Whatever happened to Healthcare Reform?

I wrote a piece last year titled ‘Robbing Peter to Pay Paul’.  Yesterday I read a thoughtful post by Kim Chandler McDonald which offered a very similar albeit somewhat different perspective on the topic of where the focus on healthcare really lies.  Kim wrote on ‘meHealth’, taking the responsibility for eHealth as the only real way to create an ROI in the space http://ow.ly/5NCPN.  For those who enjoy reading something by someone who knows the difference between an adverb and a potted plant and can actually write a proper sentence I encourage you to take a read.

Mine was on heCare and sheCare and it also speaks to the individual but does so without any attempt to disguise my belief that healthcare reform missed the mark http://ow.ly/5NDet.  Kim wrote asking what if anything has changed in the period since I penned my piece.  For those who may have missed it, and to borrow from FDR, my premise was that the only thing to fear about healthcare reform was reform itself.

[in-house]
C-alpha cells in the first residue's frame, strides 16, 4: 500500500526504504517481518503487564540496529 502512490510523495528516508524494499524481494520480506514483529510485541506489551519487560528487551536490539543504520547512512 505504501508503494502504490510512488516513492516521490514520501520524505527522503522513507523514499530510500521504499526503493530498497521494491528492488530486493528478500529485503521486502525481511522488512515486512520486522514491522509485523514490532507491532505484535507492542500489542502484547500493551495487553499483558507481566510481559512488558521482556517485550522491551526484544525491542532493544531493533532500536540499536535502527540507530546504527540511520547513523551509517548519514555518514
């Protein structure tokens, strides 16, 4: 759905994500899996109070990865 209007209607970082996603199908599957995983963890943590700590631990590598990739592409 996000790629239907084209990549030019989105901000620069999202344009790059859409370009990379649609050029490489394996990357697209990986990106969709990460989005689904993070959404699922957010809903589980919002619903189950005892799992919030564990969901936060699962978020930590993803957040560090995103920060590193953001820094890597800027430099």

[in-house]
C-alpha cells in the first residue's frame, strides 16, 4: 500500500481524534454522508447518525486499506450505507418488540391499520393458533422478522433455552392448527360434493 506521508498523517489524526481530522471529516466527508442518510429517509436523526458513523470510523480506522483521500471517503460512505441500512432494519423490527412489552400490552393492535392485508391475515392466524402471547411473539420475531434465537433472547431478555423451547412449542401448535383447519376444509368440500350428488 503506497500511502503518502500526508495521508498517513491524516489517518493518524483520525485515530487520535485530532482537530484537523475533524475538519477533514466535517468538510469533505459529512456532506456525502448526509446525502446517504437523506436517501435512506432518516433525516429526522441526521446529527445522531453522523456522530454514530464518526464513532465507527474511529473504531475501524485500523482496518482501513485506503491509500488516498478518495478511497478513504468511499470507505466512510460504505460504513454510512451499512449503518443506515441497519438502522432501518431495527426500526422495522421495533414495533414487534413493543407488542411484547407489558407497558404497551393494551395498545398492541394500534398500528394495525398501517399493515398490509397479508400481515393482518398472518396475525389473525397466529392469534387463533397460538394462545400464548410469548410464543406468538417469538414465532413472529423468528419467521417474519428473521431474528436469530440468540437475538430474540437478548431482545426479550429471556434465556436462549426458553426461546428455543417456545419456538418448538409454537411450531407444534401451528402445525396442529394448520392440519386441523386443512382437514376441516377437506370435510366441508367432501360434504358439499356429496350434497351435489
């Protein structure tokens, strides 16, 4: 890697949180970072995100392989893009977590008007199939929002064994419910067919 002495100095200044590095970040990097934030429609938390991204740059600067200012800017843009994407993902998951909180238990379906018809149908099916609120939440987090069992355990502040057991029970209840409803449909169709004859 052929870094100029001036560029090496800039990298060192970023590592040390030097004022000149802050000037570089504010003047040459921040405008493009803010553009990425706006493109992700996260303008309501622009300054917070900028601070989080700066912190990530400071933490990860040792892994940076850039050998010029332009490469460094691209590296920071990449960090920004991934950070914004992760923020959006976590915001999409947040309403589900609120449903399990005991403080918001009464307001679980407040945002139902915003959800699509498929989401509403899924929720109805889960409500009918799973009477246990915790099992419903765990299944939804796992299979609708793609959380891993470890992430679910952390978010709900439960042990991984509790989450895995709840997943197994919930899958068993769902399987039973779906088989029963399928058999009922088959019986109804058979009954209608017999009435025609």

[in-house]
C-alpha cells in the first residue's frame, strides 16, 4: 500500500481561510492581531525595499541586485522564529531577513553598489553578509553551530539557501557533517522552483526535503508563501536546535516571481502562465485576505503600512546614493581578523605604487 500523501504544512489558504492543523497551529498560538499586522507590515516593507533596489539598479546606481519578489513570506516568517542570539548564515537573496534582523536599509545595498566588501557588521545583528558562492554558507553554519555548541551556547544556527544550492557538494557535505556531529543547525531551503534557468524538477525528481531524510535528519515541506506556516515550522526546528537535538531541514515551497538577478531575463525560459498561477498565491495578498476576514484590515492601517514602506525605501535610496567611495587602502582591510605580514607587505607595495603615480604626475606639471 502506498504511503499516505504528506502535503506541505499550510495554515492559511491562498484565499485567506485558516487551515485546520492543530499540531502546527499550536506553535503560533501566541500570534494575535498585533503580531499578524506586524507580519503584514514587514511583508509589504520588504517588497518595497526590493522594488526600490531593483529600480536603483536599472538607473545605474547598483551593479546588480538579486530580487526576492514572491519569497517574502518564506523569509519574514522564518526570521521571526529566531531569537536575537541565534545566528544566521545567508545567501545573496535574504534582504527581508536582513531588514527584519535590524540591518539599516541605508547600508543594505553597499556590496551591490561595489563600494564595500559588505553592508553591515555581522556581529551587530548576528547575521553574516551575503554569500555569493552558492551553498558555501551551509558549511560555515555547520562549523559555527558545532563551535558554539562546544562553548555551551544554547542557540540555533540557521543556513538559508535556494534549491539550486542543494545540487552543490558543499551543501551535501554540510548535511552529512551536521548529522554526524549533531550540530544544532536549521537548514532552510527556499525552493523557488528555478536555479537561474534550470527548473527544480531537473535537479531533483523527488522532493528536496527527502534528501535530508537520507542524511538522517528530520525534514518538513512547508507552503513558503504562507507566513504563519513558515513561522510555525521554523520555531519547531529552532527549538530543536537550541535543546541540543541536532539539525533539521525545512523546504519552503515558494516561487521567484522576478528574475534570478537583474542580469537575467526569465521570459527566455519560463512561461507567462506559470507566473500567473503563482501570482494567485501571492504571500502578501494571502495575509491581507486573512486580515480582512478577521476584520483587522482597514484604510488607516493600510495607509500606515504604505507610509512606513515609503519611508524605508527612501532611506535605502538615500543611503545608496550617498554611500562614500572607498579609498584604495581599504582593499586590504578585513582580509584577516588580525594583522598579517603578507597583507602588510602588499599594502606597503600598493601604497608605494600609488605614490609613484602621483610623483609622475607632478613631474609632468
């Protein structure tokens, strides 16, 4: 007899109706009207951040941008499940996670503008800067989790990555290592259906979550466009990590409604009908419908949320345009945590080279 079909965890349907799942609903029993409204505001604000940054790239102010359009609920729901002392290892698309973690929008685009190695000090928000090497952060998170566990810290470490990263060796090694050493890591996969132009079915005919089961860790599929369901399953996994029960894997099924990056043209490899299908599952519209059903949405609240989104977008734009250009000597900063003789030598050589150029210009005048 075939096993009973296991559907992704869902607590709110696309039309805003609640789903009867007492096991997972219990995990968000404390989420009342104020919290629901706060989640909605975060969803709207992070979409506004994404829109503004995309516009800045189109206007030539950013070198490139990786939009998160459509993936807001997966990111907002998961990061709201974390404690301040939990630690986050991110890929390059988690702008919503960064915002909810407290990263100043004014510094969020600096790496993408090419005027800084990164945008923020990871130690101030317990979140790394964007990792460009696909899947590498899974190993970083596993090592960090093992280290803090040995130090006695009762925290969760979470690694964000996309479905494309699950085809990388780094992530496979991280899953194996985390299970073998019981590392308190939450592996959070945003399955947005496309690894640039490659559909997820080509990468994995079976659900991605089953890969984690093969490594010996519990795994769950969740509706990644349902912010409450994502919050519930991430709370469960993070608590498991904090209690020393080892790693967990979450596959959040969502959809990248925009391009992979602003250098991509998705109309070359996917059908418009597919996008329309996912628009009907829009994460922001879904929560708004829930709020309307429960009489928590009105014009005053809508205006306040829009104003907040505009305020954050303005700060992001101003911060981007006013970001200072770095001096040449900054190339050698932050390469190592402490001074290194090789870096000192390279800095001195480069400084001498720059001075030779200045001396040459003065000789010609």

For all the talking that healthcare reform created, the silence on the topic has risen to a new crescendo.  The only thing that has changed concerning reform is that the silence has grown louder.

Why has reform missed the mark and what can be done about it?  Permit me a moment to illustrate.  I would ask that all the altruists reading this post take one step forward—wait a minute Sparky, where are you going?  The reform package efforted (simple past tense and past participle of effort) to be all things to all people, especially to those who have been disenfranchised under the current system.

While the goal is laudable, it did not pass the test of being both necessary and sufficient.  Its insufficiency is hampered by the fact that when we are ill altruism ends at our individual front doors.  It goes back to the notion of robbing Peter to pay Paul.  Do unto others, but do not undo unto me.

Most observers believe there is some dollar amount that contains the total spend available for healthcare and that to increase services to those less fortunate—the theyCare populous—means paying for it by removing services from those who presently have healthcare, the heCare and sheCare taxpayers.  And, it is those same people, the heCares and sheCares, whose support of reform has fallen silent.

While a rising tide may indeed lift all boats, it also drowns those tethered to the pier.

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